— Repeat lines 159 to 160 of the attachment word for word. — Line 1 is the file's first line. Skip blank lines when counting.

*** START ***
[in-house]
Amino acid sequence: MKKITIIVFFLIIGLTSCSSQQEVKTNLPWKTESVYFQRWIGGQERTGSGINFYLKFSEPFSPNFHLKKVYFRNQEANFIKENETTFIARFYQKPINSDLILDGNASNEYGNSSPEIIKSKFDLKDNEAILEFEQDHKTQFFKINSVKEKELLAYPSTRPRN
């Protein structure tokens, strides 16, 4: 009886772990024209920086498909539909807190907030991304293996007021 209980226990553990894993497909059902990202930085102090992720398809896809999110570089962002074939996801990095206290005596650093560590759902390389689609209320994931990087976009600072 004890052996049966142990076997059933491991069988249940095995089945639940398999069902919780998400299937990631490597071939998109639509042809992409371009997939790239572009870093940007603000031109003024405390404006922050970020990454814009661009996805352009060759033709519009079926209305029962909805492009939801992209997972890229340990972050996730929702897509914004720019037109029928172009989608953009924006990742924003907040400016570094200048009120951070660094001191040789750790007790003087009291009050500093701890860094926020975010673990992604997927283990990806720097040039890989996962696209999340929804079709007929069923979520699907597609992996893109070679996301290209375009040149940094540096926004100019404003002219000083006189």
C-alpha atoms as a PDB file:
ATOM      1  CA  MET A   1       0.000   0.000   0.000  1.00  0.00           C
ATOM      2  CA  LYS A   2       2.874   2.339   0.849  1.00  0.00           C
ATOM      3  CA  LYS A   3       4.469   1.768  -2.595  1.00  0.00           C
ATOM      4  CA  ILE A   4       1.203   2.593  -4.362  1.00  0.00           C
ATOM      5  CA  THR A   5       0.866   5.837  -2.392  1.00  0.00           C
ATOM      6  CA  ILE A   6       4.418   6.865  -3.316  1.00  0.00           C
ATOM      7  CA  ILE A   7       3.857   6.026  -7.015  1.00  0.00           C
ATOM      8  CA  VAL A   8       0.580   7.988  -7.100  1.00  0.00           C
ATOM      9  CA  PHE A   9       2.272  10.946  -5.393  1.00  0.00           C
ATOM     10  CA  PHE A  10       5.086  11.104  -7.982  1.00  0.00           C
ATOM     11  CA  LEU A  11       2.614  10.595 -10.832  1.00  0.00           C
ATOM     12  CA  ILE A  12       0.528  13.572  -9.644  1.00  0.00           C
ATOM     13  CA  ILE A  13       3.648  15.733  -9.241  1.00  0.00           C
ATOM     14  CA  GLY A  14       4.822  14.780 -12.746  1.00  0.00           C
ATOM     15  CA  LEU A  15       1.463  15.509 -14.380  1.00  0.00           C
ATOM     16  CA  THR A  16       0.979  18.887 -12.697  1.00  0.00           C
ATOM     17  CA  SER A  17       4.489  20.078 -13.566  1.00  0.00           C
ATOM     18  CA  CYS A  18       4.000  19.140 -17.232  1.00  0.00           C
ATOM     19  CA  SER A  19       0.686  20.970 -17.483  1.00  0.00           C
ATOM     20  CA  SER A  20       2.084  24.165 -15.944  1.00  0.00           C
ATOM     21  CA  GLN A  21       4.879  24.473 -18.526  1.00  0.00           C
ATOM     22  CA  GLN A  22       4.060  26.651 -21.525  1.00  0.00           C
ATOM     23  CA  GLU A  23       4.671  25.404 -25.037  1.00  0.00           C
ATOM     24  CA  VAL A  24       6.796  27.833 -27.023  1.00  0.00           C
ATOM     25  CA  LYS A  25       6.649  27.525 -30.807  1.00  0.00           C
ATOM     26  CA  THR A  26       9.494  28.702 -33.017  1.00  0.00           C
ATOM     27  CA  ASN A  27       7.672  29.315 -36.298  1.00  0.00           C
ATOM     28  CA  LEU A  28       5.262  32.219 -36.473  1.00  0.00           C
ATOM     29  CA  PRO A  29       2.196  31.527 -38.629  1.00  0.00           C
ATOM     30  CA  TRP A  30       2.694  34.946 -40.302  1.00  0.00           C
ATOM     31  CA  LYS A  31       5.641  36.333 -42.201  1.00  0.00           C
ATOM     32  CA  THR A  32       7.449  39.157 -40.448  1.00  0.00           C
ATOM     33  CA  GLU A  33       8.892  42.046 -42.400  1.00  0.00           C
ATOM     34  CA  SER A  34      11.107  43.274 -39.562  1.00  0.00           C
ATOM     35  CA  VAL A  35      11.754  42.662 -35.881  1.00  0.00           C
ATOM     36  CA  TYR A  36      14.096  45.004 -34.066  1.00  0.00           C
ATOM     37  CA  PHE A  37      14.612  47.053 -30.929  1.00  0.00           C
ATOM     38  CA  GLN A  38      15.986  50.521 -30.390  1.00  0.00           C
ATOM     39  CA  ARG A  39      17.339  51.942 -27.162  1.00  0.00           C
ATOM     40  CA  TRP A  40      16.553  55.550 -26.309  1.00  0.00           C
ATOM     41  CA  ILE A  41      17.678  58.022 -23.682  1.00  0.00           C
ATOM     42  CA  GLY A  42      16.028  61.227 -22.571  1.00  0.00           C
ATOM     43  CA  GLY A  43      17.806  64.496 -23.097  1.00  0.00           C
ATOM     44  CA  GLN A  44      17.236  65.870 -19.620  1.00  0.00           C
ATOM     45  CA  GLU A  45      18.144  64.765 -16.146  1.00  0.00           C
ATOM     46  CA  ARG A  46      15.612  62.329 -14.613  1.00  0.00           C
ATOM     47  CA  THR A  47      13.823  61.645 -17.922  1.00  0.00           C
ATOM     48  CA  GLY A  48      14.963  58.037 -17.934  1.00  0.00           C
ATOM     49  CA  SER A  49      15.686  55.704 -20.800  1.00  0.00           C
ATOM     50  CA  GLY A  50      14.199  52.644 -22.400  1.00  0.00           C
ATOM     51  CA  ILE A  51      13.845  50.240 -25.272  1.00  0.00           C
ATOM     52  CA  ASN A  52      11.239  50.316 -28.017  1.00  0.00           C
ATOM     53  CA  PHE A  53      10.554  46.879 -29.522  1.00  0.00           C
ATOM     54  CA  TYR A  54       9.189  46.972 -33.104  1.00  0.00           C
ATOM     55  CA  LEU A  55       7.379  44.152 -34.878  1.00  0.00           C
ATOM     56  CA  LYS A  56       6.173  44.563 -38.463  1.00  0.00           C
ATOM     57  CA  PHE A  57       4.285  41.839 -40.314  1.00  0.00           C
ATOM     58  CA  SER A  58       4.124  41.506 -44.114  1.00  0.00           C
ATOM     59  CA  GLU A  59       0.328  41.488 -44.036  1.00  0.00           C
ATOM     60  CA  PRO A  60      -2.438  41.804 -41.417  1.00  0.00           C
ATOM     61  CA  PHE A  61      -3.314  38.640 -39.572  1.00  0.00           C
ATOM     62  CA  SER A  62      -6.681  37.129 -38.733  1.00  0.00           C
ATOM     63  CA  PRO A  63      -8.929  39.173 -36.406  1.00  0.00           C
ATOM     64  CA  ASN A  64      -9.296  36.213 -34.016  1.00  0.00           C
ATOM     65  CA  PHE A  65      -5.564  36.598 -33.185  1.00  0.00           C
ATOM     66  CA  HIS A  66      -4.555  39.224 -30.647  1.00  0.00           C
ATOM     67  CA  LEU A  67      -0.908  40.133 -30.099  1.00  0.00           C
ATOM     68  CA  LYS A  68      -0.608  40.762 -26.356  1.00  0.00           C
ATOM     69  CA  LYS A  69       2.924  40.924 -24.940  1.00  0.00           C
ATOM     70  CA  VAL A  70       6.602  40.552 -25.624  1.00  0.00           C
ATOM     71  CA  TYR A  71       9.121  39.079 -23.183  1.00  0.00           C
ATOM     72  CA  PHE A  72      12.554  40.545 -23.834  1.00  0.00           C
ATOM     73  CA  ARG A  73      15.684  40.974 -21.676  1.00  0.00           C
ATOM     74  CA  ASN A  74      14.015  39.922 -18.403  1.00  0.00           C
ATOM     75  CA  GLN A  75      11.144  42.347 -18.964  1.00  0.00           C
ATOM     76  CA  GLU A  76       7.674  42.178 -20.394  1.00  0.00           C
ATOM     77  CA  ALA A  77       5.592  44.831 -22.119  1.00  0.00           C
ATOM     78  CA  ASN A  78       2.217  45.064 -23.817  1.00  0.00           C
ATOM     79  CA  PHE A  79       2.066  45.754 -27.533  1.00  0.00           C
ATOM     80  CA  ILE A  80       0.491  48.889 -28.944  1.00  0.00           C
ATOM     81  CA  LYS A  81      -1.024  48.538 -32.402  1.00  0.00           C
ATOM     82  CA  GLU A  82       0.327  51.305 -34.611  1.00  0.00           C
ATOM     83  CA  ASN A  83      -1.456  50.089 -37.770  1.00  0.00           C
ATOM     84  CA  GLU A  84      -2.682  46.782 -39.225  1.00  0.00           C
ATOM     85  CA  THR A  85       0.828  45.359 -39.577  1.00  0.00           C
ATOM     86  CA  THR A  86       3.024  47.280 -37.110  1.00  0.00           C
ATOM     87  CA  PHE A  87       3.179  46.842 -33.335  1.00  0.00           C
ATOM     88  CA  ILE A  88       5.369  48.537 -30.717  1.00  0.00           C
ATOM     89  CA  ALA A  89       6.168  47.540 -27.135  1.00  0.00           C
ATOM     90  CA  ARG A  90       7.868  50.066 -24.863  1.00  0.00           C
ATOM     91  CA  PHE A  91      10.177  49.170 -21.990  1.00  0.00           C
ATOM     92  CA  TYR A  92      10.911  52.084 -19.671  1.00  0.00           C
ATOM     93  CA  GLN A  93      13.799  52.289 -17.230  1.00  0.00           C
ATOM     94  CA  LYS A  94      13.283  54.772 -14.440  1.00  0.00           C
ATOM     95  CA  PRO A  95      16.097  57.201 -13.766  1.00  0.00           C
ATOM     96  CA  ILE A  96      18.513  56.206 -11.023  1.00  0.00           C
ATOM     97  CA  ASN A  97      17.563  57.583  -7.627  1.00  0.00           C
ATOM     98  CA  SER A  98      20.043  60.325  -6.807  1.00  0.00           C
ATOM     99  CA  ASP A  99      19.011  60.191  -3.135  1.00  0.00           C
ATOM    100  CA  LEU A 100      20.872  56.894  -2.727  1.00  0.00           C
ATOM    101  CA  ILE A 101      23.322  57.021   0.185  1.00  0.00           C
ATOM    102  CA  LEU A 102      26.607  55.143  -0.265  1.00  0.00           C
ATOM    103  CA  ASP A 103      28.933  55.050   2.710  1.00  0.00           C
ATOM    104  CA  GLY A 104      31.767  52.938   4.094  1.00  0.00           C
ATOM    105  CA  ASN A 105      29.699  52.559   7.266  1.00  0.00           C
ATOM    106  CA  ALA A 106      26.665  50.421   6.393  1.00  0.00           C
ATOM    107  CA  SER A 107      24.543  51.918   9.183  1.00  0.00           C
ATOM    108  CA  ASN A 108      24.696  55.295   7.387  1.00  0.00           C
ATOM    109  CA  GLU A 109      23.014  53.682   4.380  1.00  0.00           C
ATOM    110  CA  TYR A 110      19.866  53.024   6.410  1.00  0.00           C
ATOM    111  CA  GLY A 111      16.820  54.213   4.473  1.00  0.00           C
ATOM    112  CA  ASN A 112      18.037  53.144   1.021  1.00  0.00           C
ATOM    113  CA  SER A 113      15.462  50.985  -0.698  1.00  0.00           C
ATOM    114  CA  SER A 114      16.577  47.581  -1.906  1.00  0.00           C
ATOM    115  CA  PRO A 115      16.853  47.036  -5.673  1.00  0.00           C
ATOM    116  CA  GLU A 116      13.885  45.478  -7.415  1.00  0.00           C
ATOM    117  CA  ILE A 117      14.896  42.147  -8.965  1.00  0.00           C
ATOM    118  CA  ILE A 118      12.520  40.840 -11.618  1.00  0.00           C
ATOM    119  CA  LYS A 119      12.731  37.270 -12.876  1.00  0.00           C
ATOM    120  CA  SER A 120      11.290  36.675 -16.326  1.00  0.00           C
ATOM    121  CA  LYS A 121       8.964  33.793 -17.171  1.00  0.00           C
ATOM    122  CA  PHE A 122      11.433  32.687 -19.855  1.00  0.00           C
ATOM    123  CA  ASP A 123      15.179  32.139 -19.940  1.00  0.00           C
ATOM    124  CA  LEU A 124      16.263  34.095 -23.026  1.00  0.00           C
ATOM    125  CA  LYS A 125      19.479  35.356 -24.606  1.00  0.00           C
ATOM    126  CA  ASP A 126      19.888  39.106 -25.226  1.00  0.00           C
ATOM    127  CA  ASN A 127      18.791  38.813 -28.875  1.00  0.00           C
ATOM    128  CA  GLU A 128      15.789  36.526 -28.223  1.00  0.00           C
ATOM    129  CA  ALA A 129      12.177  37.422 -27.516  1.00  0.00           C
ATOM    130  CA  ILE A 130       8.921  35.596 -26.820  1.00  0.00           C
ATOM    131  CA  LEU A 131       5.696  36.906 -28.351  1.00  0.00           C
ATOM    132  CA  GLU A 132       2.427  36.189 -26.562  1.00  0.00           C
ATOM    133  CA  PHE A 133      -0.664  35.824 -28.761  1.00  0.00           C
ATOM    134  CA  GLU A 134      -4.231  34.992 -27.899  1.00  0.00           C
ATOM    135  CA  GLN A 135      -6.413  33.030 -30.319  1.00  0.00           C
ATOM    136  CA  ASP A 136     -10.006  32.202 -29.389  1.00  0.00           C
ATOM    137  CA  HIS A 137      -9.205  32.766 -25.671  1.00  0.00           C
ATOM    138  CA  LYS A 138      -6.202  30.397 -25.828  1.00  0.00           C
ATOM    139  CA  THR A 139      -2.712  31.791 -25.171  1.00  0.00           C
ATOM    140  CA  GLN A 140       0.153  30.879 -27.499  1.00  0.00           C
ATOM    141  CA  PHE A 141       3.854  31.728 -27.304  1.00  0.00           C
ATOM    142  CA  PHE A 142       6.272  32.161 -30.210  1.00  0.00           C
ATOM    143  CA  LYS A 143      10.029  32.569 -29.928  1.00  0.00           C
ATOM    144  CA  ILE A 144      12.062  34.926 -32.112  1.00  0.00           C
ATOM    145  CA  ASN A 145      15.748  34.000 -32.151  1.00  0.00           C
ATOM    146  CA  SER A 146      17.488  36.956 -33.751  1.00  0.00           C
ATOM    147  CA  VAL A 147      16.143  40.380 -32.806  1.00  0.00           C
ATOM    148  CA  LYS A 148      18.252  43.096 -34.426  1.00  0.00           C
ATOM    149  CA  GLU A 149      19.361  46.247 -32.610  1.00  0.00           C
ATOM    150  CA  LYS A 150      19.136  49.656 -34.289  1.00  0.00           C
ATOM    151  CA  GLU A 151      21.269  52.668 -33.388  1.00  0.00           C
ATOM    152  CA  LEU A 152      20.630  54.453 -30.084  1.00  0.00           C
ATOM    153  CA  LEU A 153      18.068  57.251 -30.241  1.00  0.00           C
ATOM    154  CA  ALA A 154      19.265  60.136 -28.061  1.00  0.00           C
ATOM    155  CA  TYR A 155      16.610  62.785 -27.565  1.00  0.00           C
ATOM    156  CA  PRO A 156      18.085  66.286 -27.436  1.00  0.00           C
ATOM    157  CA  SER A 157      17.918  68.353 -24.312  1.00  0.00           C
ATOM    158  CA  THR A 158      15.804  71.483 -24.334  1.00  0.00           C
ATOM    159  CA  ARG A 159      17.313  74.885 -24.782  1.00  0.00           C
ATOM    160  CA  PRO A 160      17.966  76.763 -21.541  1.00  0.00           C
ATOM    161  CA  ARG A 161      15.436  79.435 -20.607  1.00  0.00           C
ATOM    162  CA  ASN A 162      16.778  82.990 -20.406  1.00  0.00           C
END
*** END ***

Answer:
ATOM    155  CA  TYR A 155      16.610  62.785 -27.565  1.00  0.00           C
ATOM    156  CA  PRO A 156      18.085  66.286 -27.436  1.00  0.00           C